Many of the lighting circuits were automatically switched and one of the scout’s duties was to visit such circuits…within 15 minutes of lighting up time. One of the most heinous crimes a Shift Engineer could commit was to leave street lights switched on in daylight and when the Hornsey Rise Arc clock failed in July 1911 Mr MacAlister issued a long memo berating the Shift Engineers and accusing them of neglect by leaving the lights switched on at 7:45 a.m.
Breakdowns on the mains supply were clearly quite numerous and the Shift Engineers were once again in the firing line of Mr Gay and his assistant Mr MacAlister. It was clearly the Shift Engineer’s duty to take calls from members of the public and inform the ‘Mains Engineer’ of any faults. Special forms had to be completed and not doing so was clearly regarded as serious, as a memo from Mr Gay himself on 23rd September 1910 states:
If it is again reported to me that the instructions have not been carefully followed, or the information sent to the Mains Engineer on the forms specially provided for the purpose, the Engineer will be suspended until the Committee have had the case brought before them’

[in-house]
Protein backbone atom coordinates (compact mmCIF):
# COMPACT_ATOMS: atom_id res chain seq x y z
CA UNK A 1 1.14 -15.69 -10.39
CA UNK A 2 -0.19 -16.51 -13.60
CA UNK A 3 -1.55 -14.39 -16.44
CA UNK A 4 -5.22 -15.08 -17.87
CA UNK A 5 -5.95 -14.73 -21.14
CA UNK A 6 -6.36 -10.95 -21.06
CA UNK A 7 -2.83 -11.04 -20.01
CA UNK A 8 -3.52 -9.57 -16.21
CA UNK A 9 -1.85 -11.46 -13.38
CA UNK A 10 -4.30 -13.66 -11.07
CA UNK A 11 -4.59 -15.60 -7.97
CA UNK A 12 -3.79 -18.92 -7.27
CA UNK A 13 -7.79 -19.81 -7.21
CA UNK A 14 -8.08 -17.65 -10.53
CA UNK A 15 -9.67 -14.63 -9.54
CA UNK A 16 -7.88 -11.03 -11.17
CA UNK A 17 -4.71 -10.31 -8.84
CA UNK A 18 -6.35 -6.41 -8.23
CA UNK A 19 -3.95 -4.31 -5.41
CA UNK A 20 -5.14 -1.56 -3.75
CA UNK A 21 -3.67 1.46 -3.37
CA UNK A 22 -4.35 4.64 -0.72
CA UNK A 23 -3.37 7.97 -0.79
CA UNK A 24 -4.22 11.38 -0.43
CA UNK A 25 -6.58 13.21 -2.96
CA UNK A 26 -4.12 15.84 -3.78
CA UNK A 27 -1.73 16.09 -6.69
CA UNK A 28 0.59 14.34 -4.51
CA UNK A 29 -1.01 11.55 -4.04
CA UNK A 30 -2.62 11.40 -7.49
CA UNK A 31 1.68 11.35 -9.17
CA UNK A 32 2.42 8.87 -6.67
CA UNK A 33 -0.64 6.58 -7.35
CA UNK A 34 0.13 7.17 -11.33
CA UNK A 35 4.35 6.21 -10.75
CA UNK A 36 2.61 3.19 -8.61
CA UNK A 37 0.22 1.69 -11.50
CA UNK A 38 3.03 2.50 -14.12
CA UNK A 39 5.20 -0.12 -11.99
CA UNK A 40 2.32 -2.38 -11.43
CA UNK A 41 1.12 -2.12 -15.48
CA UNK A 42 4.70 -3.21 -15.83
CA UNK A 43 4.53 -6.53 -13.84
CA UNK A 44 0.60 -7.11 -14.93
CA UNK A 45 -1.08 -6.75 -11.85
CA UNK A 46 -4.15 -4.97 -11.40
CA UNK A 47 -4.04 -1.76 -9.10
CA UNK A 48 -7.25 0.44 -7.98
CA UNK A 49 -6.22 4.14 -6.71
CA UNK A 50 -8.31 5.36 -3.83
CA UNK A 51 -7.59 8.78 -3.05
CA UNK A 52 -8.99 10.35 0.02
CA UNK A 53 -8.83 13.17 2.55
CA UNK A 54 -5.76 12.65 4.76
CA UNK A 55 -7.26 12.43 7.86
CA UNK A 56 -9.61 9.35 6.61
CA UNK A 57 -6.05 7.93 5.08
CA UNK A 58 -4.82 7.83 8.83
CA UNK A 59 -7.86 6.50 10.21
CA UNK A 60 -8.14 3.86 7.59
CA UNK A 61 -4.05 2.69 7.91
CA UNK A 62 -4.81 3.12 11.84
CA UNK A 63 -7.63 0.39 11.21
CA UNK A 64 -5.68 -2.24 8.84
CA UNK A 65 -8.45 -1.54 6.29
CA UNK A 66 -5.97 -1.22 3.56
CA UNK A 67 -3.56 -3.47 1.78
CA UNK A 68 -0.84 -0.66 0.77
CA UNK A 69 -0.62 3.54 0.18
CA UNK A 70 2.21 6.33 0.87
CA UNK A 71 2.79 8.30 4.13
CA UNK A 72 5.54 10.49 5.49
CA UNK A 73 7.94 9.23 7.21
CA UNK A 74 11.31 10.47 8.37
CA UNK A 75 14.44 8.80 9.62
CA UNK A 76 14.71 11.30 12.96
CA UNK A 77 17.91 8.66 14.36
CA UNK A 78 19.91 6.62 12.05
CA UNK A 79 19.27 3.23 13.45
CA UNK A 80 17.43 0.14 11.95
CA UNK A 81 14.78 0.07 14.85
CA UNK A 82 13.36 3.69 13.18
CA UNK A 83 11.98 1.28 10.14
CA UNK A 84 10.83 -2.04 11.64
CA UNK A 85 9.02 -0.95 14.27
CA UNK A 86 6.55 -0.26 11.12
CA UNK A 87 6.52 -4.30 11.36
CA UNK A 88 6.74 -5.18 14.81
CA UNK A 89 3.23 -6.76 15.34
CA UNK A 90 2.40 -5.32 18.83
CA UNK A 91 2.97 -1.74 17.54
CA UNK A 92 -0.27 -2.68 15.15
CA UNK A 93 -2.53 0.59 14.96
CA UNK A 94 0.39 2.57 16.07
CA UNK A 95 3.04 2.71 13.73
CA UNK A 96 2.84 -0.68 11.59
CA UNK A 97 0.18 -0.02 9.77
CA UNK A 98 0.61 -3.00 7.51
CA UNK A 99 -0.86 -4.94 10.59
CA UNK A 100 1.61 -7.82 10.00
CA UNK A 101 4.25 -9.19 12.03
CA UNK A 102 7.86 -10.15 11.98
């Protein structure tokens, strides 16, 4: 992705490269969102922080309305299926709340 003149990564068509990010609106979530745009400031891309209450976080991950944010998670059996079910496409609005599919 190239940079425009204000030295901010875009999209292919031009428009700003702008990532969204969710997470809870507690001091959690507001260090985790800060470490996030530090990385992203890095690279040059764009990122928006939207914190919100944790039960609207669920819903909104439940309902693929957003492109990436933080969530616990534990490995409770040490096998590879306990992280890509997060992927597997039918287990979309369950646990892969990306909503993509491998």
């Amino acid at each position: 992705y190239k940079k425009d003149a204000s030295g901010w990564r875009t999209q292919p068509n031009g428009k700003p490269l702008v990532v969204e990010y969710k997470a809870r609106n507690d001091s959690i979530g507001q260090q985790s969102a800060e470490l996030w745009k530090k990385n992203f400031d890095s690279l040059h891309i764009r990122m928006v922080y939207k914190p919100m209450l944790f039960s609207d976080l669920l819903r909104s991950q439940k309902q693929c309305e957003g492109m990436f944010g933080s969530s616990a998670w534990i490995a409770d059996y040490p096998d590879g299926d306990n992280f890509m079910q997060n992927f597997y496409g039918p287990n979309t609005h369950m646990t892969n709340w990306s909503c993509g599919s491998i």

The charging of accumulators was clearly substantial business, with a standard charge of 1 shilling for a battery (circa £3 in today’s money) that ‘when handed in is not likely to take more than four units of energy’
There were clearly two main challenges for the Shift Engineers in carrying out this service. The first challenge was in identifying batteries in such a way that the person who handed the battery in actually got it back! This did not always happen as a polite letter from a Sergeant J. R. Clements of Holloway on 4th November 1920 shows:
I have been in the habit since last December of leaving my accumulator one or twice a week at the Lighting Station for charging. I left it with you on October 5th and on returning for it was told that it had been given out by mistake for someone else’s…..
Would you kindly give this matter your earliest possible attention as the loss of the battery is holding up the running of my Motor Cycle.
The second challenge was to make sure that batteries were not overcharged and so damaged. A number of memos refer to the Tudor Accumulator co (early outsourcing?) needing to repair damaged batteries and extolling the engineers to do better.